I know of 67 people who would like to build an igloo.
There are at least 4050 people who say that they intend to "be a better friend" than they have been.
And 5996 others plan to start waking up when their alarm clocks goes off.
These are just three of the items that members list as life goals on the Web site 43Things.com. In the past three years, more than 1.2 million idealists have signed up and posted their customized lists of things they would like to accomplish on this world before they die.
Sky diving ranks 24th in popularity, but the leading life goal is quite predictable: weight loss.
The idea of having people ponder their mortality and then charting their life's road map has truly arrived. Besides the millions of people who publish their lists on Web sites like the one mentioned, millions more are buying and reading best sellers like, "1001 Books You Must Read Before You Die," " 101 Things To Do Before You Turn 40," and, "1000 Places to See Before You Die."
A film by Rob Reiner, "Bucket List," about two terminal cancer patients who set out on a series of life-list adventures, is due out in December. And Visa is running a popular ad campaign called, "Things to Do While You're Alive."
What's going on? Why are people becoming so contemplative, goal oriented, and focused on dreams of accomplishment? It's hard to say, but it does seem that people are coming to terms with the reality that life is precious, finite, and made for productivity.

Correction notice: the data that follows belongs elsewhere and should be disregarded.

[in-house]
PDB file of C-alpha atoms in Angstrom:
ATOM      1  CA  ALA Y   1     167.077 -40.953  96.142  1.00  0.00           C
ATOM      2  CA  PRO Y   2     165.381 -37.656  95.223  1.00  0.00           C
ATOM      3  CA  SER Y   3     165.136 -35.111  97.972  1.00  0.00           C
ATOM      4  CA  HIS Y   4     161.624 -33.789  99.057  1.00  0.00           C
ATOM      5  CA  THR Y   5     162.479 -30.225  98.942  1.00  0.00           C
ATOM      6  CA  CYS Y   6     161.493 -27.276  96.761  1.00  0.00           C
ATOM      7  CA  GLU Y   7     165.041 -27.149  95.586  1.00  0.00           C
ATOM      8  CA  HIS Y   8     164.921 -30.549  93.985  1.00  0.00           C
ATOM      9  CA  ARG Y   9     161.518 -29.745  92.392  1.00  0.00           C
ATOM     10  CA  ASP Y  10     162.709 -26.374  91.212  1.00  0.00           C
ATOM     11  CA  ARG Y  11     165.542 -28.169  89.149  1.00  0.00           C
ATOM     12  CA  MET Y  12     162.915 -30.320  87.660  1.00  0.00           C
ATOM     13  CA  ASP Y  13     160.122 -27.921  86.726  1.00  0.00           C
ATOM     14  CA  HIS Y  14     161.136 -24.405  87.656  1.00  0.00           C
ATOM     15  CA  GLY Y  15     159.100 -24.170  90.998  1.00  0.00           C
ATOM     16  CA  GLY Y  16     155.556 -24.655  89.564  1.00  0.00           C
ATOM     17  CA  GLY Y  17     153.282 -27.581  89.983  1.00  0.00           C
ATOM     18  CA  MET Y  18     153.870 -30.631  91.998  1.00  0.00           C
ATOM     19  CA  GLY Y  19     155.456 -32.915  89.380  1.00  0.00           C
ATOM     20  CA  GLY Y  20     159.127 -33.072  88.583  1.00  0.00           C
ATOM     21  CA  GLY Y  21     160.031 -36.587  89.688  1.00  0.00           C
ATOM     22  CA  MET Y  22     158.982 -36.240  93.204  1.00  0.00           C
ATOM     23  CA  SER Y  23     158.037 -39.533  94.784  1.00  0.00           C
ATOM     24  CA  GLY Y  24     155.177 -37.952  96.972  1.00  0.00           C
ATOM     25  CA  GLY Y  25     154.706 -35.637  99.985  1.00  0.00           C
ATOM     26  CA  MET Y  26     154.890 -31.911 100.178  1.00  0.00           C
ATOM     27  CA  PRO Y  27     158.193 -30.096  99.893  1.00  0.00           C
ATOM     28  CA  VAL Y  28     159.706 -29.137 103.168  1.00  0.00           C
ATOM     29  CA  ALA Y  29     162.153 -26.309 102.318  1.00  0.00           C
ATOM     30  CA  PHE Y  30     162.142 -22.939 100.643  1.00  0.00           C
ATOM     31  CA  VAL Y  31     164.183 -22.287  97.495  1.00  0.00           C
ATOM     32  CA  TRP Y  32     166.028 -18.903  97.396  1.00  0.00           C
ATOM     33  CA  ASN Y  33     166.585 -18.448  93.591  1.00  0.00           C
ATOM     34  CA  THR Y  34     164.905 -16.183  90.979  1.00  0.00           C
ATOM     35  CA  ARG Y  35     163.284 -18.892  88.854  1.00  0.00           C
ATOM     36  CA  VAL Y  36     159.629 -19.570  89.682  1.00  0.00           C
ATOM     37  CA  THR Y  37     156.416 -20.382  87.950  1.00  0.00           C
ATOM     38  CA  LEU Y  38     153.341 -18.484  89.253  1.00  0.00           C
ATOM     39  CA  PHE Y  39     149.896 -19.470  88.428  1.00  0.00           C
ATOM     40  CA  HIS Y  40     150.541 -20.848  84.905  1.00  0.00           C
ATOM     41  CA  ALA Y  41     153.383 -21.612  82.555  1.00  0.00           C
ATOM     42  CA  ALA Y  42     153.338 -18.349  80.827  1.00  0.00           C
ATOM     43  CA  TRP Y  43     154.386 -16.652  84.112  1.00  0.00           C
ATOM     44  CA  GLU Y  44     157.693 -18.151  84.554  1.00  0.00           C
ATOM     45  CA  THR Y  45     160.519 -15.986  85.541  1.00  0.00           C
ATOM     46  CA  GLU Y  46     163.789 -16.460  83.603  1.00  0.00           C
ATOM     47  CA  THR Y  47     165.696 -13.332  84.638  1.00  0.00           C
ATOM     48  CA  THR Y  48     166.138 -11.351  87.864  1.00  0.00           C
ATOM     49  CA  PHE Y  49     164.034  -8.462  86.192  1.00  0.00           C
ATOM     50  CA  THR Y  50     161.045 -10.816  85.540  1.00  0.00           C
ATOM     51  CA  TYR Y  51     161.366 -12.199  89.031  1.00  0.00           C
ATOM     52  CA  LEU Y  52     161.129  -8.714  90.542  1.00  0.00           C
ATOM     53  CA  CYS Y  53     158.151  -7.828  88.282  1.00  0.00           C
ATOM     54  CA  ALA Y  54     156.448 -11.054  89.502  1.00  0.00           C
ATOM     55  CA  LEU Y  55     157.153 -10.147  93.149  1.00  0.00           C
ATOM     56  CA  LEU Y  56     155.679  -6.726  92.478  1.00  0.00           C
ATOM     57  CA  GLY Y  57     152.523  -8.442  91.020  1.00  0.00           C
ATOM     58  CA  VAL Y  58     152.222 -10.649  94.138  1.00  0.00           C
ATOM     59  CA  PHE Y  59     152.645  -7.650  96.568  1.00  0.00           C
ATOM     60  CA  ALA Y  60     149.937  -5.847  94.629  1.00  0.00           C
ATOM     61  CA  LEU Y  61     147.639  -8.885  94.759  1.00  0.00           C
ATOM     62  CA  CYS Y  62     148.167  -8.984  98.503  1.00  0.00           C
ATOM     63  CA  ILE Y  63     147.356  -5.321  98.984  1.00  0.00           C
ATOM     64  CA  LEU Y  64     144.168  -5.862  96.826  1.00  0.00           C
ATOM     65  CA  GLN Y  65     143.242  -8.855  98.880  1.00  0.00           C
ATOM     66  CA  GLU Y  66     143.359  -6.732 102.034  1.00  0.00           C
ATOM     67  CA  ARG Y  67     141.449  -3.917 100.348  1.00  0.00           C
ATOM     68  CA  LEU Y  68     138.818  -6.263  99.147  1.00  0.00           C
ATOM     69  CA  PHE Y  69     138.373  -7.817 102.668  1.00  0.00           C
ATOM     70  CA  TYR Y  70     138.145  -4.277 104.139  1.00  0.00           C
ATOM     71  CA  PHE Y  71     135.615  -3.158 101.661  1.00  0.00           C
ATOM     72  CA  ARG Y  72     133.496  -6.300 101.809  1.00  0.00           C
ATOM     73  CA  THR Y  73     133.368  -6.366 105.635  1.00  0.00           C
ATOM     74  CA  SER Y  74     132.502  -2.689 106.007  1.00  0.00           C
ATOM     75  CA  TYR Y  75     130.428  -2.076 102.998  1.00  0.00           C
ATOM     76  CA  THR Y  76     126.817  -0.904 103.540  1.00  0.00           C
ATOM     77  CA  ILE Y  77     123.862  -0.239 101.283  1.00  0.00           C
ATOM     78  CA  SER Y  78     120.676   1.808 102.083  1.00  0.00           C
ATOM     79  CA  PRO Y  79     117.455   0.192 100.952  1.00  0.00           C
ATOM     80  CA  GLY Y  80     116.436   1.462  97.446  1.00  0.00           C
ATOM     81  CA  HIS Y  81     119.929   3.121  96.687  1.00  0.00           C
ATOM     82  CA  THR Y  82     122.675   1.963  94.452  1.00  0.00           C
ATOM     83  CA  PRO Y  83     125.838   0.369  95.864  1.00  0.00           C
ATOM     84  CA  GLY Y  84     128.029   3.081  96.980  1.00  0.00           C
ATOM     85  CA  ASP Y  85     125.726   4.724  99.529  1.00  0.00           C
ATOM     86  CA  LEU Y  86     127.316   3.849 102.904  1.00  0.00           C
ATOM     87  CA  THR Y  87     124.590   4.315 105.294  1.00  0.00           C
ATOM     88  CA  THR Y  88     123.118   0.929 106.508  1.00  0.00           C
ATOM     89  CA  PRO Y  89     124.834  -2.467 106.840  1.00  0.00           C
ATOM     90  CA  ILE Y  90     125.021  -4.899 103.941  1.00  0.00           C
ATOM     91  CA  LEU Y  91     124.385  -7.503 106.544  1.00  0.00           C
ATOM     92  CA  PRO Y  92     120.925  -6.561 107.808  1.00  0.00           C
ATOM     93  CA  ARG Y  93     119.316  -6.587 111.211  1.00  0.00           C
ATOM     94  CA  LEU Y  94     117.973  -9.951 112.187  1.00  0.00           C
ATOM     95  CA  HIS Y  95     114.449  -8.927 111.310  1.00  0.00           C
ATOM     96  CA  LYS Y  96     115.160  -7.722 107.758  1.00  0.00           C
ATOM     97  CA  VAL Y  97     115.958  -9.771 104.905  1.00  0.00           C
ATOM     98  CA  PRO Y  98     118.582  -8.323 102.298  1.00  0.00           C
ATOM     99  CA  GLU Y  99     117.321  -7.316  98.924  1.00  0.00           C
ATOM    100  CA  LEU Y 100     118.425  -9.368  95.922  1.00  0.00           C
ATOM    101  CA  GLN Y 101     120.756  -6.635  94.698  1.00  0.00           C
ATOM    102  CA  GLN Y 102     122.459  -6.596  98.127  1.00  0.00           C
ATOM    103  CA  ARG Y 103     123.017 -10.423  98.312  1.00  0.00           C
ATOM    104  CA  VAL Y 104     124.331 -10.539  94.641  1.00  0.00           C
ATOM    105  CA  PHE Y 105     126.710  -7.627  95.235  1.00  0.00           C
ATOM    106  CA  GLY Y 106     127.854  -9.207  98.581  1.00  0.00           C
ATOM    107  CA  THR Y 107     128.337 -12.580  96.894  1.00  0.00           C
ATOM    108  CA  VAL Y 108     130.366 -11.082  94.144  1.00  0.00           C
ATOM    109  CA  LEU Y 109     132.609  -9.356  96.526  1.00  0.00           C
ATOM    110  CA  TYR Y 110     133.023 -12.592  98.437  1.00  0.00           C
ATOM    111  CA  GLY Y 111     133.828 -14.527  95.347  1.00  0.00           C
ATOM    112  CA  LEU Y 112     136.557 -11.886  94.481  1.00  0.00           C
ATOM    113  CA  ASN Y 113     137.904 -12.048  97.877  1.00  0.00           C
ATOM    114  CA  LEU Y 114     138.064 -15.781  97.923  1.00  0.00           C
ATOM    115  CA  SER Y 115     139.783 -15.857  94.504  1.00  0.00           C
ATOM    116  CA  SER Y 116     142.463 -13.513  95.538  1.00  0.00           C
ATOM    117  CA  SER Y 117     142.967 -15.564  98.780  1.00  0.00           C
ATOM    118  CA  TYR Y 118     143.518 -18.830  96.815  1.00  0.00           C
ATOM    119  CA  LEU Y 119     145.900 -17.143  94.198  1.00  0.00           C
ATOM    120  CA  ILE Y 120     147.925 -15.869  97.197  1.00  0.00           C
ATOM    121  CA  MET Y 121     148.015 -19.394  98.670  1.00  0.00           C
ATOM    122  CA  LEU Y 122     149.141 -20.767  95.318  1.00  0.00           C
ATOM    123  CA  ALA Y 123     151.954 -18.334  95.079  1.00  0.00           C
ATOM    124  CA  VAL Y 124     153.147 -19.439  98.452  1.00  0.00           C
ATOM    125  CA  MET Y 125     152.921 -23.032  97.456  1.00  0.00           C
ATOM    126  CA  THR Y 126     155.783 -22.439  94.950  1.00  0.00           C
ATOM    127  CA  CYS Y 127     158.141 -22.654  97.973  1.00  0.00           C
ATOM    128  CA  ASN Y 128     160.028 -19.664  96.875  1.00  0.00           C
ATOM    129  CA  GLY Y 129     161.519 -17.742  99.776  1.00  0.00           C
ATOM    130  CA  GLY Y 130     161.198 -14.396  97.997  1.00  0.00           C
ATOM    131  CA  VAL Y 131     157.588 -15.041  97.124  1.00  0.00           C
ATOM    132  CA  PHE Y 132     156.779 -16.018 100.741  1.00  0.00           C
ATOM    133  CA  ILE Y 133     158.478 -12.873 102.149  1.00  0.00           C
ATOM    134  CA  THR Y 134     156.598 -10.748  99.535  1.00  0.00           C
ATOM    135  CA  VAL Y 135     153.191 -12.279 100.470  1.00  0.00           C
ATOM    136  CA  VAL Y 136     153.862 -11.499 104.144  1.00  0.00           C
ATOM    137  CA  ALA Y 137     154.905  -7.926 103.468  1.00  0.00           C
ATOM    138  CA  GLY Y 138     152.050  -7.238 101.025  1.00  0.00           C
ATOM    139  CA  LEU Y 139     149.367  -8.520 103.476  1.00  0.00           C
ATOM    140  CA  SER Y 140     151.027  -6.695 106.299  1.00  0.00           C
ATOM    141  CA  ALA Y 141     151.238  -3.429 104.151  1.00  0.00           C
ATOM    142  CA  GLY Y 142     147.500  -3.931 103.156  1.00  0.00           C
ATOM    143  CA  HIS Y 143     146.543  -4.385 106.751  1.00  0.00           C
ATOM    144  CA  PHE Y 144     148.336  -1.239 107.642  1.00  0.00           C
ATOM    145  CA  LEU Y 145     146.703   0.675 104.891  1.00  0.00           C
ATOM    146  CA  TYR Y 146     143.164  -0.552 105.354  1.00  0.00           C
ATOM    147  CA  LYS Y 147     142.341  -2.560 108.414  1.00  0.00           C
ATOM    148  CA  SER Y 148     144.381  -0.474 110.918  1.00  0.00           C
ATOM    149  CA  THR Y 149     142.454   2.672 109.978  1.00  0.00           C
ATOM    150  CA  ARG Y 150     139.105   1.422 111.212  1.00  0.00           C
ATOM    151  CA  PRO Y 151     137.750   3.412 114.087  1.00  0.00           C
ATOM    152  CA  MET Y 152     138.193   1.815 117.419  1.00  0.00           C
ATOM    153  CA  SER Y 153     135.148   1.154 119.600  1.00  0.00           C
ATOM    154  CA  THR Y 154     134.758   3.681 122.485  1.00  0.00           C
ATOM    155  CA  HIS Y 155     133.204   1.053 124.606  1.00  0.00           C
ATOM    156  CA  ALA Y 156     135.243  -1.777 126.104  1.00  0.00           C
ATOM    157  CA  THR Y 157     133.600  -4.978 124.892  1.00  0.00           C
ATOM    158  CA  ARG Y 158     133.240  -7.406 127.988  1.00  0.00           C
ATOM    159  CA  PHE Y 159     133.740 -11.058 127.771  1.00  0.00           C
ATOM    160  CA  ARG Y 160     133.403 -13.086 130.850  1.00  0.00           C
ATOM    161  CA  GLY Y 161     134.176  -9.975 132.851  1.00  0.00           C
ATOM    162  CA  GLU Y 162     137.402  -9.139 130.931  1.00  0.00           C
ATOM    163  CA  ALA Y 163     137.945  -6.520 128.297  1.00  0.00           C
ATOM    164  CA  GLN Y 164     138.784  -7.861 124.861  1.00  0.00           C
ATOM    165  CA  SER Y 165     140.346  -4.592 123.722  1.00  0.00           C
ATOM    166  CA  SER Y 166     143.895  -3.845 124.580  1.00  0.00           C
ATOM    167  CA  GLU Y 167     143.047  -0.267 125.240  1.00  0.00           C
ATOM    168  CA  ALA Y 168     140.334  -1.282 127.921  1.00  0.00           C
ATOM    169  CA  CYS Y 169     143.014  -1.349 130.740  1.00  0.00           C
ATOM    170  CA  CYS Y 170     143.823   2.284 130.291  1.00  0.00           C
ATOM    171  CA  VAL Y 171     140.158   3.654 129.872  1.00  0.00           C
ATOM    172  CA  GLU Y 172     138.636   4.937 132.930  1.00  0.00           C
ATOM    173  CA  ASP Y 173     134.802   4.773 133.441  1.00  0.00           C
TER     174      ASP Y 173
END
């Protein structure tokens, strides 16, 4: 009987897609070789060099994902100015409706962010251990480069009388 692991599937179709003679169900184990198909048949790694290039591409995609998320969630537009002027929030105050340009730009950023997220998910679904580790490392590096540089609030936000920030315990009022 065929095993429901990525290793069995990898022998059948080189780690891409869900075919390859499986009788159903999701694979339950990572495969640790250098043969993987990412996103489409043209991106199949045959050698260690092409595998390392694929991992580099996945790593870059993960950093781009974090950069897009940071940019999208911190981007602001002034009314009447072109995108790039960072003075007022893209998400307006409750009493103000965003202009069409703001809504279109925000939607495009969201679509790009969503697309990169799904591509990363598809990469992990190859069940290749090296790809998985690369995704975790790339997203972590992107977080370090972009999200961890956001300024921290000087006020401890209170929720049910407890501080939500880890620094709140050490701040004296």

Of course, not everyone's definition of achievement is the same. The lists are testimony to that. Living with the head hunters of New Guinea, climbing the Matterhorn during a blizzard, or retracing the route of Marco Polo through all of the Middle East, Asia, and China may be fulfillment to some, while changing your name for a year, pulling 101 great pranks, or re-structuring your closets at home may be dreams come true to someone else. No matter. To each his own. People just seem to want to get things done. And making these Life To Do lists seems to help.
The most famous success story of this genre is John Goddard. When he was but 15 years of age, John took out a plain yellow pad one day, wrote the words, "My Life List," at the top and proceeded to compose a collection of 127 goals.
These were not simple or easy goals. They included climbing the world's major mountains, exploring from source to mouth the longest rivers of the world, piloting the world's fastest aircraft, running a mile in five minutes and reading the entire Encyclopedia Britannica. Now in his 70's, this real-life Indiana Jones claims to have accomplished 109 of these quests, and has logged an impressive list of records in achieving them.
But while the recent development of considering one's objectives and designing a plan of action may be trendy, or at least newsworthy to the general populace, it is nothing new to Judaism. In fact, it happens to be the hallmark of the annual process that Jews everywhere should be engaged in every year before Rosh Hashana. It is an integral part of the teshuva (return) procedure that enjoins us to make a cheshbon hanefesh, a spiritual inventory of what our time, effort and resources should be invested in.
Ideally, this soulful stock-taking should really be a constant, ongoing, almost daily process where, with the proper awareness, a person would always know what his Life List looks like and what items need some additional attention. Those who live their lives with that level of cognizance are always seeking to better themselves and are getting the most out of life.